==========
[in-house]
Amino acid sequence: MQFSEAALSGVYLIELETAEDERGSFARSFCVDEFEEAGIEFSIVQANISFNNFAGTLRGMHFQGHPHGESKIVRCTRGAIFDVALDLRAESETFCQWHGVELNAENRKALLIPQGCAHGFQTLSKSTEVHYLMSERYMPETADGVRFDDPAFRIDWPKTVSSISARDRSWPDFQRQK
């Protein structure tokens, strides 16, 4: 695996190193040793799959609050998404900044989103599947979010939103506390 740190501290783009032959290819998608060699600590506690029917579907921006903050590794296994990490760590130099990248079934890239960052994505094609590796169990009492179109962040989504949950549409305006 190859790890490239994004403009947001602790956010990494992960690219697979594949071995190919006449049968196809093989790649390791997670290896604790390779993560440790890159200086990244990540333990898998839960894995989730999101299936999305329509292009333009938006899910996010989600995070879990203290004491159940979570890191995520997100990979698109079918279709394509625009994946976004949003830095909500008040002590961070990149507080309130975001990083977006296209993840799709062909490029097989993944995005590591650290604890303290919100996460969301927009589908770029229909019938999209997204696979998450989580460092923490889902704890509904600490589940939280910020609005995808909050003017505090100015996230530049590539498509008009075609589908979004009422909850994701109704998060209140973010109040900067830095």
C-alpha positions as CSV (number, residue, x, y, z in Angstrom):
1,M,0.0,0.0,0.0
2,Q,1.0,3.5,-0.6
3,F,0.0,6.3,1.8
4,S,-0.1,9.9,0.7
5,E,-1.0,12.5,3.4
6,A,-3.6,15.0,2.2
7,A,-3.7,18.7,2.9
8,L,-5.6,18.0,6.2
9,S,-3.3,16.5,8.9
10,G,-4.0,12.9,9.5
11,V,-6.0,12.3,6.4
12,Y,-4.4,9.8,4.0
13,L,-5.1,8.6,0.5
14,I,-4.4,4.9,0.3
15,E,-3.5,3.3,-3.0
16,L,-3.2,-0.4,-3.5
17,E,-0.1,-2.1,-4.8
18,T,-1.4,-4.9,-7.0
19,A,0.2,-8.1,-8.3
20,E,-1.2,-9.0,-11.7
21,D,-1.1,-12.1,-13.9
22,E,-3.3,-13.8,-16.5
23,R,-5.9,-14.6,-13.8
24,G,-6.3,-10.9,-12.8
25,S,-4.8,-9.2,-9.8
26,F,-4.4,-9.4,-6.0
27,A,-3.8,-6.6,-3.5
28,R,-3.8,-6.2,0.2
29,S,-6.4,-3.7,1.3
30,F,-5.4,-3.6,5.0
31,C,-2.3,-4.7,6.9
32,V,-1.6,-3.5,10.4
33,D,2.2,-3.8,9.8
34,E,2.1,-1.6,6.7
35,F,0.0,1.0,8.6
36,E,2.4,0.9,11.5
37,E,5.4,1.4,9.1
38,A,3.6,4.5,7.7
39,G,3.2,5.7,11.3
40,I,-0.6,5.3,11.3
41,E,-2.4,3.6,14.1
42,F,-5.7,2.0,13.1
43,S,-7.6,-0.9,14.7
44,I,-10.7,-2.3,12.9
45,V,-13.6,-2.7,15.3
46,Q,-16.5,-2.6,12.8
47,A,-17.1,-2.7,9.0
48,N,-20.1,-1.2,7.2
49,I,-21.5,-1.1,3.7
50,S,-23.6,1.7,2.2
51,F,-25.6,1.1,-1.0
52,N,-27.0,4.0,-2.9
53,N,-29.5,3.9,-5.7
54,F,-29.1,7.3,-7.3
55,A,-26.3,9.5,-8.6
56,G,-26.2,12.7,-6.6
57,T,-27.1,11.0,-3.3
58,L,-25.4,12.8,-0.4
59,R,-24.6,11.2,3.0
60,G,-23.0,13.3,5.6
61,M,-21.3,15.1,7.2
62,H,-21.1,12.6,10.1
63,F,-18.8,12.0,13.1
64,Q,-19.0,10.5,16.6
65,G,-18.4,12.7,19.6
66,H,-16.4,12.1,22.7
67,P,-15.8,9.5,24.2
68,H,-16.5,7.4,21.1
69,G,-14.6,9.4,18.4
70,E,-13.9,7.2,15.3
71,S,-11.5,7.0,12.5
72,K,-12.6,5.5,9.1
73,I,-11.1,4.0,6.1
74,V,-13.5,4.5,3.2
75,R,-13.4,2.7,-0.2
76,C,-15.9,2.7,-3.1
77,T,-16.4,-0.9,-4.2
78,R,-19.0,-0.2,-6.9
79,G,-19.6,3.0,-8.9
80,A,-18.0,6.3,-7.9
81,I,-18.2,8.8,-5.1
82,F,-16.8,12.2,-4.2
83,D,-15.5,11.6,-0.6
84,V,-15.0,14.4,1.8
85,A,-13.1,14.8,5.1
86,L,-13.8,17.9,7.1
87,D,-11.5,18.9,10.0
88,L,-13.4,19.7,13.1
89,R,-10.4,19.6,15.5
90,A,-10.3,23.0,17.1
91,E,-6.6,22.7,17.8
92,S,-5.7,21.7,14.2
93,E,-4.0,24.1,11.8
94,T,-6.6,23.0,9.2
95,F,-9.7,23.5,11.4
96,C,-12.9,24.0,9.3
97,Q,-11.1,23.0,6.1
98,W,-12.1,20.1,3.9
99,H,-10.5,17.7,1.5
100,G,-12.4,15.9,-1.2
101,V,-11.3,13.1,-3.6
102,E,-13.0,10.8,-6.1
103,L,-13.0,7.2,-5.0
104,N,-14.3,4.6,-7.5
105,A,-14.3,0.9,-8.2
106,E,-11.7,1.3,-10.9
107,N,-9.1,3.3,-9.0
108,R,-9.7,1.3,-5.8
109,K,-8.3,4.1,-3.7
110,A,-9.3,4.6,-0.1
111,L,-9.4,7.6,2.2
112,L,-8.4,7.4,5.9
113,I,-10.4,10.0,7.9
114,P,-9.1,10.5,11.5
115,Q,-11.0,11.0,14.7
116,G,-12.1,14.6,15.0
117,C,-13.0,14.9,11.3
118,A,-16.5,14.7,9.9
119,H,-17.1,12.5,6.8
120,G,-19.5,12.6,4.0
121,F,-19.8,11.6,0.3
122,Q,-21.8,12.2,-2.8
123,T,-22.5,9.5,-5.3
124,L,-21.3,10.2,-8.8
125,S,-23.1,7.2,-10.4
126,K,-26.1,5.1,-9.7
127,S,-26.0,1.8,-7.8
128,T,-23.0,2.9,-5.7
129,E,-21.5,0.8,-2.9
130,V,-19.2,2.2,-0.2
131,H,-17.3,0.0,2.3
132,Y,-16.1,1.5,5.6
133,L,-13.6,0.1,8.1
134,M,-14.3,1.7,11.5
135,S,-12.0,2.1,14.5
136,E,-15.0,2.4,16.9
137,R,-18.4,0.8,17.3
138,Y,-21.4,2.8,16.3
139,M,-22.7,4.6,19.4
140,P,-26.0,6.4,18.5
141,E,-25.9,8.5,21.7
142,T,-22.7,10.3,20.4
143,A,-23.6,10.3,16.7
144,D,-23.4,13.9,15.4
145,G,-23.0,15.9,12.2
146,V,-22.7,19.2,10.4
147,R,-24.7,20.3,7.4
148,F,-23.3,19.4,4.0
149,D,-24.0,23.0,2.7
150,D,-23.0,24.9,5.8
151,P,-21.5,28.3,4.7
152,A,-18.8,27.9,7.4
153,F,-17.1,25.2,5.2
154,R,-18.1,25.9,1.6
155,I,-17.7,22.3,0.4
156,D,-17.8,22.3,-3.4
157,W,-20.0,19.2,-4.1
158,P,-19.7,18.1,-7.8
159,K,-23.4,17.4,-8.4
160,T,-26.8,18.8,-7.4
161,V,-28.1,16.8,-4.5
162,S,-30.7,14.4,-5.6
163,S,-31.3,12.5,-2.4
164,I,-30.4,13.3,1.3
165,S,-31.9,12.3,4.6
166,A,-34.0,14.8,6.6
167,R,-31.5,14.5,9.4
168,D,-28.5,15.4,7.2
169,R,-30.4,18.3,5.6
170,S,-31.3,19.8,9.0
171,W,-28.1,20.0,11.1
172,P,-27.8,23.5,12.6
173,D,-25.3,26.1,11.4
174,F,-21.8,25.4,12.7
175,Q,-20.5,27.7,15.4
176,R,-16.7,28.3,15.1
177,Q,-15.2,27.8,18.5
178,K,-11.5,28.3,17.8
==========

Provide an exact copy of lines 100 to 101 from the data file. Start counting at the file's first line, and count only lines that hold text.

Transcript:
96,C,-12.9,24.0,9.3
97,Q,-11.1,23.0,6.1